This city on the Nairobi River is not only the largest and fastest growing in Kenya but one of the largest in Africa.
The word Nairobi derives from a water hole known in Maasai (an Eastern Nilotic language) as Enkare Nyirobi, which means “cool waters“. Nairobi, which was a swamp area, was founded in 1899 and was first a railway camp for the Uganda Railway. The city became Kenya’s capital - it had been Mombasa initially - and it also became the capital of the British East Africa Protectorate in 1905. With the spread of plagues in the early 1900s, the town was burnt down and had to be rebuilt. Having a railway helped it to have rapid growth, becoming the second largest city in Kenya behind Mombasa. The city of Nairobi also grew due to administration and tourism businesses (mostly big game hunting). The British, who were one of Kenya’s colonizers, set up shop in Nairobi leading to the creation of big hotels primarily for the British hunters. Nairobi has an East Indian community, who are the descendants of original colonial railway labourers and merchants.
For general information about visas and vaccinations, etc., see the Kenya article.
Regular flights to Nairobi are operated by Kenya Airways, Air Kenya, Air France, KLM, British Airways, Turkish Airlines,Emirates, Egypt Air, Qatar Airways, Lufthansa and Swiss. Kenya Airways is the national airline and travels throughout Europe, Africa and the Asia-Pacific region. Nairobi’s main airport is JKIA Jomo Kenyatta International Airport (IATA: NBO), which is 15km (9 mi) south-east from the centre of the city.
There is also Wilson Airport, 11km (7 mi) south from the city's centre, that handles some domestic flights and general aviation.
If taking a taxi from JKIA, use a reputable taxi. Many are waiting outside to give you conveyance, and the cost should be very near KES1,500 to the city centre; Westlands or places more west or north will be more. There is an official taxi desk just after you exit the customs area.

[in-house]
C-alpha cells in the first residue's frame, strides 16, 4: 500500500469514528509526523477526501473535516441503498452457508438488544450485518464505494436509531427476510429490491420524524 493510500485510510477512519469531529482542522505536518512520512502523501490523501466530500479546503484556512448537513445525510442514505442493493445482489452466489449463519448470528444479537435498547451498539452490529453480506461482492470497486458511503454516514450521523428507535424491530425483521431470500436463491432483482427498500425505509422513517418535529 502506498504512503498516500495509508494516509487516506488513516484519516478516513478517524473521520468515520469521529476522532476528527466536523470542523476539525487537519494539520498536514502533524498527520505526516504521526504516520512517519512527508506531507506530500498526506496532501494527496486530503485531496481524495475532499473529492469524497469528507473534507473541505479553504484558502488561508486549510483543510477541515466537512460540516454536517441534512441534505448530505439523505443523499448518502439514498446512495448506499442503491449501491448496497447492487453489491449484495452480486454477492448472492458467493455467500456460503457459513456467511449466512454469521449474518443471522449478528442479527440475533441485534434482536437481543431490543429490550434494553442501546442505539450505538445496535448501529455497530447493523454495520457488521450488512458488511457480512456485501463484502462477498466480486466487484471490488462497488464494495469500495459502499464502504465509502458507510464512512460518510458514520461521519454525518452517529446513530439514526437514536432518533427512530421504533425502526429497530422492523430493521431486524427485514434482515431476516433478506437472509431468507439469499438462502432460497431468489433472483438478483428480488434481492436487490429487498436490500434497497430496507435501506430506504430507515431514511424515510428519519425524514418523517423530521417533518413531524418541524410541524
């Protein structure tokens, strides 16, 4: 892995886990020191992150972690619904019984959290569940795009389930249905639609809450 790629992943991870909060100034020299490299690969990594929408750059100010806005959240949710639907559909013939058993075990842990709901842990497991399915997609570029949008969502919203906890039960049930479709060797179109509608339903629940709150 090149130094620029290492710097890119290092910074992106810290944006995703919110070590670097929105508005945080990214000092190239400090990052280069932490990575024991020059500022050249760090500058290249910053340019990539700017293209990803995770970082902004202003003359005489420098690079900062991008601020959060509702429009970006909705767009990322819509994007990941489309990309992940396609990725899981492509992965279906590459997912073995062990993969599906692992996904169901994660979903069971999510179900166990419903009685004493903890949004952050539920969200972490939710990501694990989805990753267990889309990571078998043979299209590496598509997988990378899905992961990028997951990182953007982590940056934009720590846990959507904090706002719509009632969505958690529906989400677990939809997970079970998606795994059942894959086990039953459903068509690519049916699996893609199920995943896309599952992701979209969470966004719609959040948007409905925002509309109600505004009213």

When taking a taxi to your accommodation, do not be inveigled into taking their recommendation for accommodation.
From the centre, you can take Bus #34 for KES50, to the international airport, from in front of the Ambassador Hotel.
Nairobi is also accessible by rail, with daily arrivals and departures at the Nairobi Railway station. The trains go east to Mombasa and west to Kisumu. Trains are often a more comfortable and safe way to travel than bus, because of bad roads, bus mechanical issues, and bus hijackings.
There are 3 classes: First, Second and General. General class gets very overcrowded and not all participants always have seats, it is the least expensive and comfortable mode of travel. First and Second are sleepers. First have 2 seats in a cabin, Second have 4. In Second Class, genders are separated unless you purchase the entire compartment of 4 seats. First-class costs vary depending on location and are USD55 to Mombasa but are all inclusive: bedding, breakfast, dinner; Second class costs vary depending on destination but are USD32 to Mombasa all inclusive. Both can be purchased without bedding or food. Tickets have to be booked through the office on Station Road in south-central Nairobi, or on-line. On-line may be more expensive than in person.
Nairobi is the centre of Kenya’s (mostly reliable) bus system. There are many bus companies operating to and from the country’s different cities.
- from/to Mombasa (KES1,100-1,200) 8-10h by Easy Coach, Modern Coast (Oxygen)
- from/to Arusha in Tanzania (USD25-30) 5.5h by Riverside Shuttle, Akamba
Matatus (14-18 seater minibuses) and shuttles (6 seater cars) are convenient, inexpensive (and often the only) modes of public transport for connecting Nairobi with towns and tourist destinations in the Rift Valley and Central Highlands such as Naivasha, Nyeri, Nanyuki, Isiolo, and Thika. Matatus can be obtained from the River Road area. Extreme caution should be exercised in this area because petty theft is a major concern and valuables such as mobile phones and wallets should not be prominently displayed here, particularly after dark and even while in the matatu (see safety section below). The best method of connecting to a matatu is to arrange for a taxi to drop you off and pick you up directly at the location of the matatu that you are boarding or alighting from. If you're boarding a matatu from Nairobi, tell the taxi driver your destination and they will drop you off at the correct location. If you are being picked up, then tell the taxi driver the location you're coming from as well as the matatu company that you are using (your ticket should have the operator's name). It is best to arrange for a taxi from the hotel you're staying at. The price is dependent on the distance of travel.